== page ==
Emergent
The more “choice and voice” students have in their projects, the greater their motivation and engagement. During middle school in particular, if learning is overly controlled by a detailed, purely adult-set agenda, many students will disengage and lose their intellectual curiosity and inner motivation to learn. Instead, we believe in the principle of emergent learning, in which our faculty watch closely for emerging interests from students, designing projects and courses as much as possible around these interests, and providing ample opportunity for students to propose projects. This work depends on real mastery in teaching, as faculty balance meeting our academic goals while offering learning pathways that draw upon students’ personal interests.

Deeper Learning
Deeper Learning refers to the skills, habits of mind, and development of multiple types of intelligence – social, emotional, creative, and others – which together form our capacity to learn, grow, and succeed in the world. This includes areas ranging from mindfulness and social-emotional intelligence to concentration skills and time management. These skills and capacities are the most important learning we can offer our students, and correlate far more with long-term success and happiness in life than traditional academic content knowledge alone."

[See also: http://www.sfgate.com/bayarea/article/Kids-have-their-say-in-design-of-new-SoMa-middle-6459849.php#photo-8508549 ]
schools  sanfrancisco  education  teaching  learning  emergentcurriculum  curriculum  interdisciplinary  projectbasedlearning  apprenticeships 
february 2016 by robertogreco
New Technology High School - Napa, CA
"How it All Began

The city of Napa is best known as the southern tip of California’s most famous wine-making region, but is now becoming famous as the birthplace of an educational revolution. When several local businesspeople and community educational leaders first tossed around the idea of a school in which students would learn the skills necessary to succeed in the new economy, they were not looking to start an educational revolution. They were looking for a way to support better skills for the pool of local employees. Students were looking for a way to come out of school better prepared for jobs in a technologically advanced marketplace. The community as a whole was concerned with getting quality of public education in general. Out of these concerns came inspiration, and New Technology High School was born.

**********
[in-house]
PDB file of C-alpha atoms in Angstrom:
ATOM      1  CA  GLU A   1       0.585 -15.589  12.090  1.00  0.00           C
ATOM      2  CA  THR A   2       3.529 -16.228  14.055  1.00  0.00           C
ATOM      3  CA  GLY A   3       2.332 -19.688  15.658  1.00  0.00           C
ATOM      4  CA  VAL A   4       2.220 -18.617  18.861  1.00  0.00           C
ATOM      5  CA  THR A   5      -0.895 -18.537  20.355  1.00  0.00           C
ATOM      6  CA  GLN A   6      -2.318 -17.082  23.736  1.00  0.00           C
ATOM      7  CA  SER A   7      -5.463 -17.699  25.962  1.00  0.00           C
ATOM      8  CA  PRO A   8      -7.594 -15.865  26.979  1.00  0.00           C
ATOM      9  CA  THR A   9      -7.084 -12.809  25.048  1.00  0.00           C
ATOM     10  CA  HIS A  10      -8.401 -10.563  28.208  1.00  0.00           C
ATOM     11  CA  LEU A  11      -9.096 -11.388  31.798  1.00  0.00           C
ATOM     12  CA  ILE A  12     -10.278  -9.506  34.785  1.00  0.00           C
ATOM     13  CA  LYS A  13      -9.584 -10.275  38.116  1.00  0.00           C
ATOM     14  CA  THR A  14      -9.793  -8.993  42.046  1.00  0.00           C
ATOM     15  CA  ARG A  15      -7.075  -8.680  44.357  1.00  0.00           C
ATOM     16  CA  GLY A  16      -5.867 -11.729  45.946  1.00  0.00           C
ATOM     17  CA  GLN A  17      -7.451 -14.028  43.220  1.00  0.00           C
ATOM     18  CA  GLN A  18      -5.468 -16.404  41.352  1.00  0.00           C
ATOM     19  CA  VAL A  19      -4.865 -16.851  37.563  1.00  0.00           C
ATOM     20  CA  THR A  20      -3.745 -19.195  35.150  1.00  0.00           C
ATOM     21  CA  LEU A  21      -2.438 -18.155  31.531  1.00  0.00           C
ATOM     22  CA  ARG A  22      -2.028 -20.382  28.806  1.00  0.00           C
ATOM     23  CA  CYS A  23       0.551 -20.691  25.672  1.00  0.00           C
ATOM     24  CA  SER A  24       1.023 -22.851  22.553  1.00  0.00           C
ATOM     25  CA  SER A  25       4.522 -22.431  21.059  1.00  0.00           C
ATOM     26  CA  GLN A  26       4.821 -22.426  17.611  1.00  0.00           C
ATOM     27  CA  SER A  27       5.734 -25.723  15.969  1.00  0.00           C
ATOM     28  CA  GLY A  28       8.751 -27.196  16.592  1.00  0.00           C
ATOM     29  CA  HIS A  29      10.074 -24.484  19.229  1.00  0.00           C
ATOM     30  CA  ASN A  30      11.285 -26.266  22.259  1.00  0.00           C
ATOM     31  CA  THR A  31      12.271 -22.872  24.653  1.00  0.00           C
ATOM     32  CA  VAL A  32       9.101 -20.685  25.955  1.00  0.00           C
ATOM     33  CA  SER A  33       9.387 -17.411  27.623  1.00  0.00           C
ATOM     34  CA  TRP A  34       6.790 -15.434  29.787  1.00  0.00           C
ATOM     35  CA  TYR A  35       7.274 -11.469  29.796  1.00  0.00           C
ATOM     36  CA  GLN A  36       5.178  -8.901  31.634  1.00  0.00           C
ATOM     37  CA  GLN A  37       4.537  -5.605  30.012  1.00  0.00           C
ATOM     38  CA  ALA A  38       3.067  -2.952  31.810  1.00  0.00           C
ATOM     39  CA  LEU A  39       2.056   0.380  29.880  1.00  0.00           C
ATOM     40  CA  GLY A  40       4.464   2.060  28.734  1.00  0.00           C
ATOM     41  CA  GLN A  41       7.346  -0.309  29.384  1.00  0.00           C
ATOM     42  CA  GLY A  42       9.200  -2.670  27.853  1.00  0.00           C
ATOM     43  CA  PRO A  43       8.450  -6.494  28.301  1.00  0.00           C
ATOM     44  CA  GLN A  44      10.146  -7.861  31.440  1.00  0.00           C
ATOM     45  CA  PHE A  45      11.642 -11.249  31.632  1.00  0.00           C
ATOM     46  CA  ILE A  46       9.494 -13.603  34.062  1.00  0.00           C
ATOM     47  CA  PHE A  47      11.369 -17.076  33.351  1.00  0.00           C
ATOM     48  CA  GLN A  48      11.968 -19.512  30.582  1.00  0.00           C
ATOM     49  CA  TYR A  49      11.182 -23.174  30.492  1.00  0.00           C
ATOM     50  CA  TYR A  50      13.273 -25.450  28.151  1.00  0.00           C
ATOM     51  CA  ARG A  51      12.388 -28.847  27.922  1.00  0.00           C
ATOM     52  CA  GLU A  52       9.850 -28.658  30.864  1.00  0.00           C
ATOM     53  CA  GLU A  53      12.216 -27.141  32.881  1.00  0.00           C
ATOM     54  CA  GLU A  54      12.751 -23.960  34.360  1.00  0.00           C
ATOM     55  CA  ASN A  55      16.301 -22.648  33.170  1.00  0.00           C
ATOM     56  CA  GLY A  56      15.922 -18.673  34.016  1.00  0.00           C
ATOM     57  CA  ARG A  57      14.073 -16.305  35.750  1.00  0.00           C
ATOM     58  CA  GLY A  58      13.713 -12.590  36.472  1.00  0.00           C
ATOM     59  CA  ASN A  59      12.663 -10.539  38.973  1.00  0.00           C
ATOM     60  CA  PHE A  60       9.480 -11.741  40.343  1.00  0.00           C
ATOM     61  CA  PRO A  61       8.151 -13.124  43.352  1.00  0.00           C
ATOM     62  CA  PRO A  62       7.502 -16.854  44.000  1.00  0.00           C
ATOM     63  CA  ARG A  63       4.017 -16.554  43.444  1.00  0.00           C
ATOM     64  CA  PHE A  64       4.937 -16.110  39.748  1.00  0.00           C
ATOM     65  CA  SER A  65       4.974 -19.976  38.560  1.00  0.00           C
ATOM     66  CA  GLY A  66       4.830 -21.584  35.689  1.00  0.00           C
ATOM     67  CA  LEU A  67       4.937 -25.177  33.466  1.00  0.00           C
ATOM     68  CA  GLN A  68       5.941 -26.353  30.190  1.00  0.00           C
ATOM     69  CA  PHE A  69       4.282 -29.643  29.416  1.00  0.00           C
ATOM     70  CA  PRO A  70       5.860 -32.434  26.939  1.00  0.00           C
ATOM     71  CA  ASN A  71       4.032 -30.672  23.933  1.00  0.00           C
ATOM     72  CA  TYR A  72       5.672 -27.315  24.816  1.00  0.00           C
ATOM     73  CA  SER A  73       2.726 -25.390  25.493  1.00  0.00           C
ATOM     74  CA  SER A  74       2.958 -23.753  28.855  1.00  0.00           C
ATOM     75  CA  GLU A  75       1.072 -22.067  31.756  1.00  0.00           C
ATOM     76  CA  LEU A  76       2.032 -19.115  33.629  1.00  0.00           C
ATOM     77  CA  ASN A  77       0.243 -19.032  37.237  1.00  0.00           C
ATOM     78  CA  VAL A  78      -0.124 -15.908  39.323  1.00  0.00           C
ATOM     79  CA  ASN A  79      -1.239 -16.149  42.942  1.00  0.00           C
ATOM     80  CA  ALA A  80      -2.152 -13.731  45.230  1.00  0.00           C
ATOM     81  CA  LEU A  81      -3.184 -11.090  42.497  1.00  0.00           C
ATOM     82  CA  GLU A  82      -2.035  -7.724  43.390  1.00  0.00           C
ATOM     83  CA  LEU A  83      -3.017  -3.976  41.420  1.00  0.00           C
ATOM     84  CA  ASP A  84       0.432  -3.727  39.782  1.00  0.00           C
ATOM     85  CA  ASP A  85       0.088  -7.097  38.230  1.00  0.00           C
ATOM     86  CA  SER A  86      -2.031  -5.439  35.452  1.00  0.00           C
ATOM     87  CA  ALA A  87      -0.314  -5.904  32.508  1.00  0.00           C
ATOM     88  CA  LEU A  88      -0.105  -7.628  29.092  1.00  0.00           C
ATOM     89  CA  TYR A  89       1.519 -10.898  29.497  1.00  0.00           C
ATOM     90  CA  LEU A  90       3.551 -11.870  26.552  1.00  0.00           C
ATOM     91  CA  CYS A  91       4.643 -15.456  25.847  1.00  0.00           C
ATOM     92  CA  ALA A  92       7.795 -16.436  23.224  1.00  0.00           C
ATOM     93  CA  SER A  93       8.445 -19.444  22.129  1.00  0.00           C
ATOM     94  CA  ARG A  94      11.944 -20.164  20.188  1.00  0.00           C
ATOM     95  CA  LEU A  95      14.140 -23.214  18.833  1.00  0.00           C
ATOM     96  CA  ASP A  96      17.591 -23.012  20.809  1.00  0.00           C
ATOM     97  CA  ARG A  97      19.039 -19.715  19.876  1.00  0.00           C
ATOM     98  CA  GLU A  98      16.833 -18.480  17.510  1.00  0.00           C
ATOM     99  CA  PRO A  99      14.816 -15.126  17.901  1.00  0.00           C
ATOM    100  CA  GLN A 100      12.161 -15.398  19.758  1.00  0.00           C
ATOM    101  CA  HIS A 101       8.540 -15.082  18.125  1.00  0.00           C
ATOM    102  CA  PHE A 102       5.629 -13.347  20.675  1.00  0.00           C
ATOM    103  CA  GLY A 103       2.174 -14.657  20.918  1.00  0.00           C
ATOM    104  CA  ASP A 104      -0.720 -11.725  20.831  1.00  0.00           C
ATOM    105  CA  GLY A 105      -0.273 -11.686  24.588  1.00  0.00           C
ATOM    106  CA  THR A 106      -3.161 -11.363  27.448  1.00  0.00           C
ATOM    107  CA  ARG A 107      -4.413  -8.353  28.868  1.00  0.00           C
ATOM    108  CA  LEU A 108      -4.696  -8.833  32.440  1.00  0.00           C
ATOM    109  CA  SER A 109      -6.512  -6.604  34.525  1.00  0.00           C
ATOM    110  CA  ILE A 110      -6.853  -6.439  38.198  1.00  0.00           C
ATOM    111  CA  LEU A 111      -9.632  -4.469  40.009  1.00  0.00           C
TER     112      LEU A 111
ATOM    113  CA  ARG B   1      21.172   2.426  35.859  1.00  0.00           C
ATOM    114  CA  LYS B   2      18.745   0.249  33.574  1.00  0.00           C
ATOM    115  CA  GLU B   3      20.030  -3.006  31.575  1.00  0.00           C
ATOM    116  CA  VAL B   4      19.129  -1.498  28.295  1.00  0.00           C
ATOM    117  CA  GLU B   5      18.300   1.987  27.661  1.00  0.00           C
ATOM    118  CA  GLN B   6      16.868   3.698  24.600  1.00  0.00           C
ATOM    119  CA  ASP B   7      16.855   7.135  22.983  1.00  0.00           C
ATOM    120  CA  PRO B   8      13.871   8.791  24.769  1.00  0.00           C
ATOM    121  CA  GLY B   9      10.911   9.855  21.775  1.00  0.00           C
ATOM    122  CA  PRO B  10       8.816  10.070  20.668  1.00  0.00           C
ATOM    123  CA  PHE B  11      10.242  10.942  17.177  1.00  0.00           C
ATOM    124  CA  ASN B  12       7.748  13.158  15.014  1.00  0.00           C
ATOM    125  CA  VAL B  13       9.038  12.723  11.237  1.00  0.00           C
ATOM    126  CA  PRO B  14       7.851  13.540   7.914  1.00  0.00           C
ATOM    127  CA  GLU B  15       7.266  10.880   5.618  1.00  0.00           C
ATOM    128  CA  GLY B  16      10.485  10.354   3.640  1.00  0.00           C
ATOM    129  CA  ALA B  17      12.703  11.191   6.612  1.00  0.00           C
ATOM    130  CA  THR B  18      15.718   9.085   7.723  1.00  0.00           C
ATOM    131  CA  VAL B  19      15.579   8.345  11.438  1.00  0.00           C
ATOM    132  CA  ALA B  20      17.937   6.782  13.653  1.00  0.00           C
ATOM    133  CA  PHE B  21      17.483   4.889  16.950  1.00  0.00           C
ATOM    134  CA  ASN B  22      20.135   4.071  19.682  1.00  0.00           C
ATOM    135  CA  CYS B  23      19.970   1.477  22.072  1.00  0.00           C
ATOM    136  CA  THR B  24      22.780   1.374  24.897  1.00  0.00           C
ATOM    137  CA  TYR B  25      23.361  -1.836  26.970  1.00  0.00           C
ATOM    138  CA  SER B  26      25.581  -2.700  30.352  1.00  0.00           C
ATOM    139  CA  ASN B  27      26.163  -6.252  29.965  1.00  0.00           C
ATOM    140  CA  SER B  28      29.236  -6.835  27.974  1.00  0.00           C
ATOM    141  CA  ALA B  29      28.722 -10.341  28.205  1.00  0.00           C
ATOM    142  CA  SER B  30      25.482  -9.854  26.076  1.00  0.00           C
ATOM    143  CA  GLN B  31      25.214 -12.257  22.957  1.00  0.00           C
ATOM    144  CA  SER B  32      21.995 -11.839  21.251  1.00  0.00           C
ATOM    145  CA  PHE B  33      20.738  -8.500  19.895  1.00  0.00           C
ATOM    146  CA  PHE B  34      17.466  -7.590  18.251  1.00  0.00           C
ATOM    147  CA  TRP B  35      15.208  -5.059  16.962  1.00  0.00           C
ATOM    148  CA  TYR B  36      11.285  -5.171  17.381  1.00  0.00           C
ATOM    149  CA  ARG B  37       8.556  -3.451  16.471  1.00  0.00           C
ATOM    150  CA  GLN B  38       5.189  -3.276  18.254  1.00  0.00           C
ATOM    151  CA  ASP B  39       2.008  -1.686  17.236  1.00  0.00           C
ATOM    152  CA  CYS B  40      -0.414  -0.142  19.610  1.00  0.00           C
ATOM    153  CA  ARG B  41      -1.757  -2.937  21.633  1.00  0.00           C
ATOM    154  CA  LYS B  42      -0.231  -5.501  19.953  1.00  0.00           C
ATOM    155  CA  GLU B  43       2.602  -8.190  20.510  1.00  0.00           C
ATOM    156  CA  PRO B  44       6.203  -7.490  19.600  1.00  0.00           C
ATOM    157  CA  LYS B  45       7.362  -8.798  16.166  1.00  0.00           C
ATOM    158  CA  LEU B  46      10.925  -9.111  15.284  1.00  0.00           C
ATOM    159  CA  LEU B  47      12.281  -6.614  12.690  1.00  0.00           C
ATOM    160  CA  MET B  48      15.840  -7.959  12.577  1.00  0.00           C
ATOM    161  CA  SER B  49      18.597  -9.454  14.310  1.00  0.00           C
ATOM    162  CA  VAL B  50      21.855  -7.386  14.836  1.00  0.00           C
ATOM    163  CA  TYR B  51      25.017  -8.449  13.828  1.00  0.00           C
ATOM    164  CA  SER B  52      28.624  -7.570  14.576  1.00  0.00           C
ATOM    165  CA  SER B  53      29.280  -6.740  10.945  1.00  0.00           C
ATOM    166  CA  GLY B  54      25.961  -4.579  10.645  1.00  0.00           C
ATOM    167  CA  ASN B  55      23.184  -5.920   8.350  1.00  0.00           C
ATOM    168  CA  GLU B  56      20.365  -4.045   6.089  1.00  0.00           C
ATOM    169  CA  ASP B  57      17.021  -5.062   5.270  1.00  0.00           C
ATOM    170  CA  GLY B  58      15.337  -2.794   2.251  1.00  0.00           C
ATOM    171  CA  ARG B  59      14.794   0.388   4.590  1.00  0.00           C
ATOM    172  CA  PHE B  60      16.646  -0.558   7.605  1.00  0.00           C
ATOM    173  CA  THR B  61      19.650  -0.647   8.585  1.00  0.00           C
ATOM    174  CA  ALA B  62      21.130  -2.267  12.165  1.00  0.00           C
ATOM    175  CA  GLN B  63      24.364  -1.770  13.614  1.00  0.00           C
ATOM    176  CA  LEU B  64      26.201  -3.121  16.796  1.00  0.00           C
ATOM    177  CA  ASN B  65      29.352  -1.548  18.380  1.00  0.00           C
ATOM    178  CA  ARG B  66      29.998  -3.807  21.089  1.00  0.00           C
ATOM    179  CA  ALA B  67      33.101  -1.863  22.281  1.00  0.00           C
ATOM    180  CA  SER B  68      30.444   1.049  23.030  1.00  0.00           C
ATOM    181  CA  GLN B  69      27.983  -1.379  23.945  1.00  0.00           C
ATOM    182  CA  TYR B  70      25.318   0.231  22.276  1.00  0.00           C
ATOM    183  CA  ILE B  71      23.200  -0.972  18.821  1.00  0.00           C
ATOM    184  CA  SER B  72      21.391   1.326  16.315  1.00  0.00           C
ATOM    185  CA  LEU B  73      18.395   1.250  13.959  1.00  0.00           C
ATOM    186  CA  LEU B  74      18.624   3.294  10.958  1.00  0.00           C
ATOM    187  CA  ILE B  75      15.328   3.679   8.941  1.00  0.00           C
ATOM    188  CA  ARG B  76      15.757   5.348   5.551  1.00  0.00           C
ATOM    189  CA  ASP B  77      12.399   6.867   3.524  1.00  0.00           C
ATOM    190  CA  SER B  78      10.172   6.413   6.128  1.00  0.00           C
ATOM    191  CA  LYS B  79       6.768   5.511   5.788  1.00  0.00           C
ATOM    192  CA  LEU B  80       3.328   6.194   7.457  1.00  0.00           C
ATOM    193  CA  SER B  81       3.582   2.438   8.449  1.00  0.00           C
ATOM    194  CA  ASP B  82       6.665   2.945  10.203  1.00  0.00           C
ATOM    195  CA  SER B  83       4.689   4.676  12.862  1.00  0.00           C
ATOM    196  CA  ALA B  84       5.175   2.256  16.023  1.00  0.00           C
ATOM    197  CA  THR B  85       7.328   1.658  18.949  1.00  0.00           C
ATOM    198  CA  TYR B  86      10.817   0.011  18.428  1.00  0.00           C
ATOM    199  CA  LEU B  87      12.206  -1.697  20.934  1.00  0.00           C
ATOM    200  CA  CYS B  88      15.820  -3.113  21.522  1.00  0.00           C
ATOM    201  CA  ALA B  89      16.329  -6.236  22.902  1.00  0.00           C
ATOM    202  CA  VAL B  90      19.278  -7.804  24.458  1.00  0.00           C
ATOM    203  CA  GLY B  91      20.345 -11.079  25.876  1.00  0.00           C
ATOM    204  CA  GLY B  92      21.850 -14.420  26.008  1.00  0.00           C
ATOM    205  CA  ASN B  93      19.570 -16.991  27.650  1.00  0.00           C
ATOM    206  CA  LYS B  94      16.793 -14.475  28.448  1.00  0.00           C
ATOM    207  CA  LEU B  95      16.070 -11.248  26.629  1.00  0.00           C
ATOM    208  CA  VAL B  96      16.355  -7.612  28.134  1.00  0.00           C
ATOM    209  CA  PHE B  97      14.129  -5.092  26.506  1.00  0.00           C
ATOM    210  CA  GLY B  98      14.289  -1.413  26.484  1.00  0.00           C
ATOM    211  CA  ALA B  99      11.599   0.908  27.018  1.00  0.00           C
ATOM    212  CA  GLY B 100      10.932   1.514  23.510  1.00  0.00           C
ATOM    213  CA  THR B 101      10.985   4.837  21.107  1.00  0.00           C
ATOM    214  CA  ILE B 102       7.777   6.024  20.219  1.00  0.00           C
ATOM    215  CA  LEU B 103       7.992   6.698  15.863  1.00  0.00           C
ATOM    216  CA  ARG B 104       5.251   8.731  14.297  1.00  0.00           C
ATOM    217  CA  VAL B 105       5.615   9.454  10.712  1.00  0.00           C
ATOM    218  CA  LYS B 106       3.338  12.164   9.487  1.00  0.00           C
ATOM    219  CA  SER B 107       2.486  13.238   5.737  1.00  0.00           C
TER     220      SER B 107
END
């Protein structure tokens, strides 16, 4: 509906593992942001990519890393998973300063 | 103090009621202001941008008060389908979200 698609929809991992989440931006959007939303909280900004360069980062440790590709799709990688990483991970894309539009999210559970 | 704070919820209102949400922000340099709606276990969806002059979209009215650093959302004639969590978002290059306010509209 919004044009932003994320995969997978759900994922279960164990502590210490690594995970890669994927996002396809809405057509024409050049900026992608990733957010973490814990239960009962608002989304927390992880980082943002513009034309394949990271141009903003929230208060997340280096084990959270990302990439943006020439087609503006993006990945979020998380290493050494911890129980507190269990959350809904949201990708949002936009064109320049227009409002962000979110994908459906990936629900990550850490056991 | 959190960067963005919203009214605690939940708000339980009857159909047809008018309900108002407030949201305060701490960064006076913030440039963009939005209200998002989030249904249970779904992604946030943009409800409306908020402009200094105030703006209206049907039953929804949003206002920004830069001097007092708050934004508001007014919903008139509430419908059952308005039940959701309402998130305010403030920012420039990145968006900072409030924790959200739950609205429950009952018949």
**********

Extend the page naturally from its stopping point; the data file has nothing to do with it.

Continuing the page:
Since opening its doors in 1996, New Technology High School has graduated 1091 students, sending them to an impressive list of top colleges and internships with nearby Silicon Valley companies. The students themselves helped design its elegant modern facade and also assist in maintaining its interior landscape, the NTHS website. The classrooms are visions of modern industriousness; with each student having his or her own personal computer. Students use the latest software to do everything from accessing daily bulletins to completing math assignments. Some students have been computer junkies all their lives. Some have never touched a mouse before arriving at NTHS.

The most exciting aspect of education at NTHS is directly connected to this access to technology. It’s called “project-based learning”, and it very nearly comprises a revolution in itself. Instead of plugging their knowledge into fill-in bubbles on scantron sheets at finals time, students present tech-based projects about the subject at hand. You won’t find simple book reports at New Tech High – you’re more likely to see a detailed website with original graphics and links to related sites, or a beautifully designed Power-Point presentation combining digital photography and original text.

Parents should not fear that all this technology overshadows core academics. Students fulfill all district requirements and some extra ones specific to NTHS. They will also complete college credits at local Napa Valley College. They need not sit behind a computer screen all day – extracurricular organizations include clubs, dances, and off-campus trips. Students can enroll in music and sports at nearby Napa or Vintage High Schools. In addition, students learn self-sufficiency and time management and participate in what the school’s founders call “A Community of Trust.” Small class sizes and personal relationships with instructors create an environment in which students are responsible for their own learning. There are no bells telling them when classes begin and end and no hall passes required to go to the bathroom. It’s more like college, or even a workplace, than a high school. In addition, the atmosphere of trust and respect makes students feel comfortable leaving their backpacks behind in a classroom. A seemingly insignificant privilege, it comes at a time when too many students across the country fear that the locker next to theirs may hold a weapon.

The enormous success of the NTHS experiment brings some inevitable questions, including how to keep up with the latest technological developments. The NT Foundation was created to support the school and effectively channel grant money. In addition, the NT Foundation assisted other communities to replicate a New Technology High of their own.

A Unique Learning Environment